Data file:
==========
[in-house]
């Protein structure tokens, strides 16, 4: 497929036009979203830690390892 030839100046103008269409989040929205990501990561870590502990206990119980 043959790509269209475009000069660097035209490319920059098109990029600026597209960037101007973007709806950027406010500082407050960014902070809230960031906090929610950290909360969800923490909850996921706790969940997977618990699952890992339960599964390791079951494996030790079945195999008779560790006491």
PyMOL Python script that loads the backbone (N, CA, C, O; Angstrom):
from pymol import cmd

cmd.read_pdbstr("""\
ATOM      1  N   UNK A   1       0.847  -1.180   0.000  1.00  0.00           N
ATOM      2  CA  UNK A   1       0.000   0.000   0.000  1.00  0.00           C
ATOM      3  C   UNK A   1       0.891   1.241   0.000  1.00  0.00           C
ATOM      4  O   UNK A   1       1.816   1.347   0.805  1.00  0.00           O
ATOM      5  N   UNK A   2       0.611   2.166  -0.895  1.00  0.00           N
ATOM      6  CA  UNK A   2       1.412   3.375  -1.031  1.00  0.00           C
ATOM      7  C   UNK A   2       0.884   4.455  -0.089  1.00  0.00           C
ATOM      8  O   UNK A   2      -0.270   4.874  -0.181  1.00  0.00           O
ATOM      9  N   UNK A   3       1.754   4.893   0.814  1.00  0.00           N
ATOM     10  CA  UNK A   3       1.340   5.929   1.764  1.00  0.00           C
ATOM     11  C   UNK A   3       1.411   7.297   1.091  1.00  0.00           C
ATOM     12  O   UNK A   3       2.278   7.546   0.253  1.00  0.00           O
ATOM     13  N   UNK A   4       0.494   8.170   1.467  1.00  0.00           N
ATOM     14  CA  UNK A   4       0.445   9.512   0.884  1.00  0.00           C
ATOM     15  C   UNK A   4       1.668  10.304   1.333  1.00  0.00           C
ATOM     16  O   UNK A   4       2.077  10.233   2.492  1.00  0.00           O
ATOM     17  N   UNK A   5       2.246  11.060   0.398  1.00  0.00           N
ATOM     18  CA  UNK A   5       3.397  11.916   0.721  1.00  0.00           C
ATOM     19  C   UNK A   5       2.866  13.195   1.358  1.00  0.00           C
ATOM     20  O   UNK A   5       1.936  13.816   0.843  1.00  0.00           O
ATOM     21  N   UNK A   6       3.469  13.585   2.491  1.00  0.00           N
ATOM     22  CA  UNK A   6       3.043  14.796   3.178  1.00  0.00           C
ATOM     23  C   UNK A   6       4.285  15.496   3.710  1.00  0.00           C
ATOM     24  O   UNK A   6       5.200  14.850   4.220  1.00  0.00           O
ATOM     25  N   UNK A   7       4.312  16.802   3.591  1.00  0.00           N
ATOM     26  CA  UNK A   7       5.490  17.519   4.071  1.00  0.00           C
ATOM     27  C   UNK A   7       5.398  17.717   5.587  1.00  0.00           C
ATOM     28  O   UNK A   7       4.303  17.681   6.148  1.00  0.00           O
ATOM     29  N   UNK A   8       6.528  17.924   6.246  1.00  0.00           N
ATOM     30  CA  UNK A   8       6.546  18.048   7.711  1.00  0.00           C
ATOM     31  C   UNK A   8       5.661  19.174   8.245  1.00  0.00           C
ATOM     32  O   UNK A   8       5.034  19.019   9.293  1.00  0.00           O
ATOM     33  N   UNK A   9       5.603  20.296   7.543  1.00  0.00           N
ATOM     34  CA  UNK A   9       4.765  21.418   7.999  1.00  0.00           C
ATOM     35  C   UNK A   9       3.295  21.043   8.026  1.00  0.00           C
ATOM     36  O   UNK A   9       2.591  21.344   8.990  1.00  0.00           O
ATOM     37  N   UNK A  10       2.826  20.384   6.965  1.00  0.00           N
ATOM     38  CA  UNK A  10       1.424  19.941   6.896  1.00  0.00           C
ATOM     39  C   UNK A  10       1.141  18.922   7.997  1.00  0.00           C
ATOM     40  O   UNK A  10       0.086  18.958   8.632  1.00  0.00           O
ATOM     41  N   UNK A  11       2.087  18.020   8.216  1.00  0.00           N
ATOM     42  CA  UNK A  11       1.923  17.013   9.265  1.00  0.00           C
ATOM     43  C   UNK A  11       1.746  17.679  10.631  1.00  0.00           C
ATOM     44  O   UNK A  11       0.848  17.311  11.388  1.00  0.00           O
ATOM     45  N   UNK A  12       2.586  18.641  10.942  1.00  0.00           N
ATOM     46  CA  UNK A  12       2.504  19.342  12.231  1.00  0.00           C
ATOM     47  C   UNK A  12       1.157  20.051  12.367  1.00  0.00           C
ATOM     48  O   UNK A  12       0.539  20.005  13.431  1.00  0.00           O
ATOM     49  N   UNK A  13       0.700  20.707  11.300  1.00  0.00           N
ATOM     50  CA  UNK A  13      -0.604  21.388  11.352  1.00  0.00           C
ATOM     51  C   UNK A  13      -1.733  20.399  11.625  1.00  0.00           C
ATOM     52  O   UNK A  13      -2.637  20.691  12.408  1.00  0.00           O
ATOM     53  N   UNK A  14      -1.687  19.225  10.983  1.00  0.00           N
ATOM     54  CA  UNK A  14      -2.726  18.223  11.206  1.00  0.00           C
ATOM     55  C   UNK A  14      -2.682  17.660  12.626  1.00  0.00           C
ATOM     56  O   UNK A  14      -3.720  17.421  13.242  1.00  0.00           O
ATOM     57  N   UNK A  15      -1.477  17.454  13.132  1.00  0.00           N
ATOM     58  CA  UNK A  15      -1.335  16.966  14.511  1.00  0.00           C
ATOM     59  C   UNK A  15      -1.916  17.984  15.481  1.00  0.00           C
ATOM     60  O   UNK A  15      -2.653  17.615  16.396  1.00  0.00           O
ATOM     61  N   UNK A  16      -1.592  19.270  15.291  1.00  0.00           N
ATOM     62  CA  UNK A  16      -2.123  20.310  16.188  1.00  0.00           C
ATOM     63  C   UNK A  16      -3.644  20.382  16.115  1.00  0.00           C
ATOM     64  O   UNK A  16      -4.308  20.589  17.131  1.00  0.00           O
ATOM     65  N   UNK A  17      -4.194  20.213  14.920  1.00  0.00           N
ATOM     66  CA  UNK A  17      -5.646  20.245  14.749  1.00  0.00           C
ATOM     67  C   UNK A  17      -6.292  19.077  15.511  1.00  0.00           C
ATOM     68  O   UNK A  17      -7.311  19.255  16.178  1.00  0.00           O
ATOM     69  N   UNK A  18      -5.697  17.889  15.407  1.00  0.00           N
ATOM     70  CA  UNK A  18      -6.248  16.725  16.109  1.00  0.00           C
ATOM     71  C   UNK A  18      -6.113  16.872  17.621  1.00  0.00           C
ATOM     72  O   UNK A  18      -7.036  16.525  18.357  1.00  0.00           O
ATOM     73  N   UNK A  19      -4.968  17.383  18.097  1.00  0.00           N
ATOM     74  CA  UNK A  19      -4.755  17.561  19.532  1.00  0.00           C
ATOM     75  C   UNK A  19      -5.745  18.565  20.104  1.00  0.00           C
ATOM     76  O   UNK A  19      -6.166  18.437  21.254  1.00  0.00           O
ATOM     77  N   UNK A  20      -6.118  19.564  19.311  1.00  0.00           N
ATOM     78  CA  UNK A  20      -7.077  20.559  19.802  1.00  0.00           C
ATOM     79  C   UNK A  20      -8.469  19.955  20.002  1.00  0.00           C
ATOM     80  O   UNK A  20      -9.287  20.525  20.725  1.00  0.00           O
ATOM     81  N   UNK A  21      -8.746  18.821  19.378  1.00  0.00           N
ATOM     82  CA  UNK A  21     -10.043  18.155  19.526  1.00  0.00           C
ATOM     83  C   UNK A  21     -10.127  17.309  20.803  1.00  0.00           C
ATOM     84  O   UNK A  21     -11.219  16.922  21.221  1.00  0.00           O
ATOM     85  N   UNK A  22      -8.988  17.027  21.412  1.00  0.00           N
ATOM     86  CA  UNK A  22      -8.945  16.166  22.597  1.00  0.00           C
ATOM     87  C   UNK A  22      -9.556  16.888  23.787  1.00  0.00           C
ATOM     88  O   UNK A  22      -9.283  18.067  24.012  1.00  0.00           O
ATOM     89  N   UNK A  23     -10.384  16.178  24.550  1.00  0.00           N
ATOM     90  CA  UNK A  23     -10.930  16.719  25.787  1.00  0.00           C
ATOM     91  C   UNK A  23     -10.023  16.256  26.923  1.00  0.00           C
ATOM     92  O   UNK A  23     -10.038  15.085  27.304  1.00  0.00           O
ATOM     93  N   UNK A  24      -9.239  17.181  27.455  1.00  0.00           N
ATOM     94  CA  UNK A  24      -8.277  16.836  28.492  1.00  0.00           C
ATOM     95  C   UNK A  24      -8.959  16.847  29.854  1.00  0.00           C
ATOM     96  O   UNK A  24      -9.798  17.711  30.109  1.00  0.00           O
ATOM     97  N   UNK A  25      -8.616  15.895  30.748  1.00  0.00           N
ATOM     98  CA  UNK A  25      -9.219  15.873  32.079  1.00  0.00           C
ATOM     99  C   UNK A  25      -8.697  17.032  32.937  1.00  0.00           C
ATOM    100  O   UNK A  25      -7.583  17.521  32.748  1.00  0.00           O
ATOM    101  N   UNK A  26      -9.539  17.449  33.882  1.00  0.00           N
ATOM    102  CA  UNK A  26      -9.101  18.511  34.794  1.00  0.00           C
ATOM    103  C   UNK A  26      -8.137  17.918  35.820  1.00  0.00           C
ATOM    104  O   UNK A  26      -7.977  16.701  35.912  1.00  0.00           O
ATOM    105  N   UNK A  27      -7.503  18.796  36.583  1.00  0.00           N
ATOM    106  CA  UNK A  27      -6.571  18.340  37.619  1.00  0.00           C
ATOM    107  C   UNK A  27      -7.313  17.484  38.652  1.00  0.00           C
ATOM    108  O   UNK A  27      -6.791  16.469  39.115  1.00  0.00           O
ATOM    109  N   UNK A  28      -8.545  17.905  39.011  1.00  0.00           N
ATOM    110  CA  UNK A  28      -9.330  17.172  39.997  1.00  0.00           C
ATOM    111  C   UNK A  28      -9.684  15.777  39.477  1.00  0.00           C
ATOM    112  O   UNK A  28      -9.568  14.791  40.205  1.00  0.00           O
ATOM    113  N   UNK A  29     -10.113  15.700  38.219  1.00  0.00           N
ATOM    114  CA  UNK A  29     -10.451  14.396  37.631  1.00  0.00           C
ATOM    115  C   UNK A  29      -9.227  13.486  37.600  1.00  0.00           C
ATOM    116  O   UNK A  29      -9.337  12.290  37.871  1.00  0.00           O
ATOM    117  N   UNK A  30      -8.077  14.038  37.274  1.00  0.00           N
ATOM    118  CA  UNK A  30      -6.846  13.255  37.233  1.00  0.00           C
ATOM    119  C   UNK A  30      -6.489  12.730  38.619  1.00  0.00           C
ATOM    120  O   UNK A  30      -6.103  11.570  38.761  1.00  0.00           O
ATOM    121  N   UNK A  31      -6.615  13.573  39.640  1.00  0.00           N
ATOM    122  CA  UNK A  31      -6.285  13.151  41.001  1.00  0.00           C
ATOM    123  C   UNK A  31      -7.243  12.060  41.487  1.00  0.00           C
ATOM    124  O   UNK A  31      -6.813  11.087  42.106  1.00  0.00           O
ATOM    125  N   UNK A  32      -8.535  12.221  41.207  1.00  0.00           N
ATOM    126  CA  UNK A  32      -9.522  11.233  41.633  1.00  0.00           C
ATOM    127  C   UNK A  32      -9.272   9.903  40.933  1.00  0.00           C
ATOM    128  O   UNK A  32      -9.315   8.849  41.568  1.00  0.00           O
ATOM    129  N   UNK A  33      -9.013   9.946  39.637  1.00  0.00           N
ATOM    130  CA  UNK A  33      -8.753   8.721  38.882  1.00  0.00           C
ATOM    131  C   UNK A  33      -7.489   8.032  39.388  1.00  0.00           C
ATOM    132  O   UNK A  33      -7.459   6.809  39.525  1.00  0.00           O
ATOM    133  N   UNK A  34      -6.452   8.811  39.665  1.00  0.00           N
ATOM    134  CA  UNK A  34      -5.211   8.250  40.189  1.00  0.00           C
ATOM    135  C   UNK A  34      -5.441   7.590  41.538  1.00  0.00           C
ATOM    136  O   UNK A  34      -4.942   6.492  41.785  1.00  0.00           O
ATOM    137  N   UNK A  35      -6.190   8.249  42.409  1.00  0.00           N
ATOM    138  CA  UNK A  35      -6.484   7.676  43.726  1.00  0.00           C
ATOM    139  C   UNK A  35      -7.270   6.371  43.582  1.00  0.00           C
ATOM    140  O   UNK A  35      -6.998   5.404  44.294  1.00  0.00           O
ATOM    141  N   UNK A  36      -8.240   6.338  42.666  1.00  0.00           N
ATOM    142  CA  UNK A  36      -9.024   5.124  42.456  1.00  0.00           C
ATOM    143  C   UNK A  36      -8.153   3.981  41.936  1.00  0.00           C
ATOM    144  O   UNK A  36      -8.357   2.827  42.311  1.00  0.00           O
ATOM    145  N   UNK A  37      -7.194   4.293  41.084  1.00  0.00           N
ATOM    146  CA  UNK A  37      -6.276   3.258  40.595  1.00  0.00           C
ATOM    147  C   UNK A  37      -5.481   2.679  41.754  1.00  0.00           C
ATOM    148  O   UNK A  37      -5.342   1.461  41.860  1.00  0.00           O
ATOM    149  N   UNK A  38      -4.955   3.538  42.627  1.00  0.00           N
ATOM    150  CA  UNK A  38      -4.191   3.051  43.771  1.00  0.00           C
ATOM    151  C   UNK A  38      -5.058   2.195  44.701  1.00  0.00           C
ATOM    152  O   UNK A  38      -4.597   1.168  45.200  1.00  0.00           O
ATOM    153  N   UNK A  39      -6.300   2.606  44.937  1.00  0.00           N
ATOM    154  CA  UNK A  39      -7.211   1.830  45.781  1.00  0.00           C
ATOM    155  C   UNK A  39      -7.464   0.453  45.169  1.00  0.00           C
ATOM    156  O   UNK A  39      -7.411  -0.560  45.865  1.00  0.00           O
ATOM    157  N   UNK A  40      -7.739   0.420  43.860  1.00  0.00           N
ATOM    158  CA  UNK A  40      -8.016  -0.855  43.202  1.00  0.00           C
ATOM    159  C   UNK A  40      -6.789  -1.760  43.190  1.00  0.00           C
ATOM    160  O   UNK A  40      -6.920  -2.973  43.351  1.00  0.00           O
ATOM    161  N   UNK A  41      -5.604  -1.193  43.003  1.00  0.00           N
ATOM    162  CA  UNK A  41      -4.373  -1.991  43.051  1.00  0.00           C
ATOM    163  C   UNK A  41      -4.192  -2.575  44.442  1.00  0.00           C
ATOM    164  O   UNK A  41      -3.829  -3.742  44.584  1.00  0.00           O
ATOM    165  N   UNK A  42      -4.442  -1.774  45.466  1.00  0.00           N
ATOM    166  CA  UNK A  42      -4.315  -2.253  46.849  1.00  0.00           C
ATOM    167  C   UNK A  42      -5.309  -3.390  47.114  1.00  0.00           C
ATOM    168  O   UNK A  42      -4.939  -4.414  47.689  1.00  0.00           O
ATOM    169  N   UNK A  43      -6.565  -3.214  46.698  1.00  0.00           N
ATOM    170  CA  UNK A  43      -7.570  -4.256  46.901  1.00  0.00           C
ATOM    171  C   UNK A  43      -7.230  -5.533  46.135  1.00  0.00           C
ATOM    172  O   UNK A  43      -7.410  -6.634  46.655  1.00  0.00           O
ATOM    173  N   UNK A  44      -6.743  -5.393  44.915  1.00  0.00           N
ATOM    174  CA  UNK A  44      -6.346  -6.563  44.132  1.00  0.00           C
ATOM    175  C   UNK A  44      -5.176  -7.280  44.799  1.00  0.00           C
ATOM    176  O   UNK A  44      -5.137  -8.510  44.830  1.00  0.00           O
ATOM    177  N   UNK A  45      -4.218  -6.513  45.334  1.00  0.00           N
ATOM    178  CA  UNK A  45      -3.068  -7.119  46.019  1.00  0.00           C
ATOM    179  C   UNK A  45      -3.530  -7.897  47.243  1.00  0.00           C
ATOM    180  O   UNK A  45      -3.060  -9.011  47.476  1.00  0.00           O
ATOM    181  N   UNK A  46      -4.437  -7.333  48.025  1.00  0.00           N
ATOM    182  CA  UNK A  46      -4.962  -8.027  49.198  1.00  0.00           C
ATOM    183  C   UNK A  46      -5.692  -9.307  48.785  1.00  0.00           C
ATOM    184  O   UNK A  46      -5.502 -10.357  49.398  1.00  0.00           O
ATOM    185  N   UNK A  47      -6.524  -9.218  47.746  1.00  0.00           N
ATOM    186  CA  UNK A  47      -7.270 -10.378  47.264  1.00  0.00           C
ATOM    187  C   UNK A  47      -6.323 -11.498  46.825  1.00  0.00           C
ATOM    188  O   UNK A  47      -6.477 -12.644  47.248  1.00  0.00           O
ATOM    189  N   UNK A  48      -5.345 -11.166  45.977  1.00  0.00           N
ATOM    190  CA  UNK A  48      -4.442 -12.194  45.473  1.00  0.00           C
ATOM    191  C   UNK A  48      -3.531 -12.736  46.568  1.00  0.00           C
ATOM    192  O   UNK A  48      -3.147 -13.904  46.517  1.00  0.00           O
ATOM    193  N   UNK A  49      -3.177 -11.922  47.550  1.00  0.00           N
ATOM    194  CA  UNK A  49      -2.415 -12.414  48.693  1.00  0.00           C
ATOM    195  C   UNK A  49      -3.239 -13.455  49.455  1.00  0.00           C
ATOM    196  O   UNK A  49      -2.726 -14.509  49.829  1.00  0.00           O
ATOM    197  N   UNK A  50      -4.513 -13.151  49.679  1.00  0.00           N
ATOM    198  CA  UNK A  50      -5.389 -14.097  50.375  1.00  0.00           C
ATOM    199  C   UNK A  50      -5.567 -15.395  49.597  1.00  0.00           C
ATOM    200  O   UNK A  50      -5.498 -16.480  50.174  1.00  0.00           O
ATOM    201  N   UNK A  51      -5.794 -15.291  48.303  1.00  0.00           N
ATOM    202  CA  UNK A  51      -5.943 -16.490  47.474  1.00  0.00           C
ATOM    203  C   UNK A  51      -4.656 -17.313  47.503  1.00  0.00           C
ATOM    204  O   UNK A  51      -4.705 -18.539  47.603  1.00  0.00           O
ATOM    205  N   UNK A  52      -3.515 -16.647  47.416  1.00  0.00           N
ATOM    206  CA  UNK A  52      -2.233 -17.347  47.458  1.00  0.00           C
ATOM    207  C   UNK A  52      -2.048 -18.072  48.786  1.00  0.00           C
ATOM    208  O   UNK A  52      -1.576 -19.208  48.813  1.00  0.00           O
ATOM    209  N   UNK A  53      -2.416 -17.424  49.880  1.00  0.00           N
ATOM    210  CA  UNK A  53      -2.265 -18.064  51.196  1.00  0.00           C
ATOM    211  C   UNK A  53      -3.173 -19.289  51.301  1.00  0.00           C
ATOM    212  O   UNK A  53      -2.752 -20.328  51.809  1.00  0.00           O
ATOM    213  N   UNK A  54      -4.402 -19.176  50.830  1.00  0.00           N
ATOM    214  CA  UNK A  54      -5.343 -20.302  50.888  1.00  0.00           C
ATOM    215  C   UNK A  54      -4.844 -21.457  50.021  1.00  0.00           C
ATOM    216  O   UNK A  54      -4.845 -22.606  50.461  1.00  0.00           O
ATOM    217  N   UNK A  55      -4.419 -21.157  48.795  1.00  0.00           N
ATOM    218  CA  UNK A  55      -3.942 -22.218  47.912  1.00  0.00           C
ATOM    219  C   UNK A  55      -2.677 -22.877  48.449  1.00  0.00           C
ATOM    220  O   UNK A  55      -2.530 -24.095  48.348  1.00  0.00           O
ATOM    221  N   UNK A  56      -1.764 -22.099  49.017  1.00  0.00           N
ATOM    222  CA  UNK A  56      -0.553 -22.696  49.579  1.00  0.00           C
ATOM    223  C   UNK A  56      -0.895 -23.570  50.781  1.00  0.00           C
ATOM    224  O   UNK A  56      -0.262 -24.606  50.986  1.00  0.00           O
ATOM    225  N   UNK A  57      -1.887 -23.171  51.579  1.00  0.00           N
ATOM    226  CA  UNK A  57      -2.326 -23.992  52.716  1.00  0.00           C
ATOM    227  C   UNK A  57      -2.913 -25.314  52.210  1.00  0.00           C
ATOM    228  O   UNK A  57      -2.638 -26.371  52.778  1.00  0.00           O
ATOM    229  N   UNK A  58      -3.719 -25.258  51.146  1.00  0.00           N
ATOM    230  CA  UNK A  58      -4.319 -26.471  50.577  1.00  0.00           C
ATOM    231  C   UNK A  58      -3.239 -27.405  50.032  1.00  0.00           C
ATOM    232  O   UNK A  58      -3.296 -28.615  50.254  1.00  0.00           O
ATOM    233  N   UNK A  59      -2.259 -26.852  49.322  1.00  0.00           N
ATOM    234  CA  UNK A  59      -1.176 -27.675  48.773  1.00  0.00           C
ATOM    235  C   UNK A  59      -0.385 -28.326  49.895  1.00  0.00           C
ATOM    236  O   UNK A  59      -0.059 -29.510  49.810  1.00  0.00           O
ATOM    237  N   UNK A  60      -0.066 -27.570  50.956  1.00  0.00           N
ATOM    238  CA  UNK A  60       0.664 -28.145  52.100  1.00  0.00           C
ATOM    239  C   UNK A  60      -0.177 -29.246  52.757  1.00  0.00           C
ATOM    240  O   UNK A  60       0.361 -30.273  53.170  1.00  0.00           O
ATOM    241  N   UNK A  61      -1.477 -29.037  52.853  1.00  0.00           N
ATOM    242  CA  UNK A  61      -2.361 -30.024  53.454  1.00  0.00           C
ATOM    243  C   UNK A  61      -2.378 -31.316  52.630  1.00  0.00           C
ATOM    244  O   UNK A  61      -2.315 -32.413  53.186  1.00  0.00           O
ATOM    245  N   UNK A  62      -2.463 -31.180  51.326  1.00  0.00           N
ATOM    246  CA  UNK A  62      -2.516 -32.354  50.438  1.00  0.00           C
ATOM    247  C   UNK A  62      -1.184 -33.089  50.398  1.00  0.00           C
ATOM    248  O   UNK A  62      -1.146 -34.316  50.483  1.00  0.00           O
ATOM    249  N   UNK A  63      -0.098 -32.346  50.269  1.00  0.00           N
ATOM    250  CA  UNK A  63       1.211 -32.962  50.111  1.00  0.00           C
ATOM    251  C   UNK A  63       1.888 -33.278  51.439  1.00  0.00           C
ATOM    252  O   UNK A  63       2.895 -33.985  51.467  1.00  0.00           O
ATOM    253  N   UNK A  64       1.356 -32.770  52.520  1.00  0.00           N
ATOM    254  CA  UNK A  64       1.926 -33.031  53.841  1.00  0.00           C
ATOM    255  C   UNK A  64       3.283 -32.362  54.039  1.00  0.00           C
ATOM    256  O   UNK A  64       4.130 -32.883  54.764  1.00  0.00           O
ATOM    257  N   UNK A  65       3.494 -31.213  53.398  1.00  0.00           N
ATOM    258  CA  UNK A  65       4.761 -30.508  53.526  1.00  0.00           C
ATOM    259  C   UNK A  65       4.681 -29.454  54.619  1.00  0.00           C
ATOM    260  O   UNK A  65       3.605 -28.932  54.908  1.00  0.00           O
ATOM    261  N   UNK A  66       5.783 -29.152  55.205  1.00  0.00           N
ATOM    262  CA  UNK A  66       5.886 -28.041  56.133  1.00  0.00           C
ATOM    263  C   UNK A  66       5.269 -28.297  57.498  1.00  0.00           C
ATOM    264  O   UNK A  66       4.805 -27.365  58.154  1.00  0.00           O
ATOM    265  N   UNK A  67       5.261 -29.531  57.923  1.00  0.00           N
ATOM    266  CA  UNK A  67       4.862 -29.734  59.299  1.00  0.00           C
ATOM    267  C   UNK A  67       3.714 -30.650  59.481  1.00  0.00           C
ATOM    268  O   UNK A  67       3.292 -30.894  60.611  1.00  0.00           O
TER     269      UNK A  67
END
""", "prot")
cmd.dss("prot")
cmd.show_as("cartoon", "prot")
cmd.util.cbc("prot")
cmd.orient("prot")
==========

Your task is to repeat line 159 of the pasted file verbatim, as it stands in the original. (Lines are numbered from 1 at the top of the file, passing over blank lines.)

ATOM    154  CA  UNK A  39      -7.211   1.830  45.781  1.00  0.00           C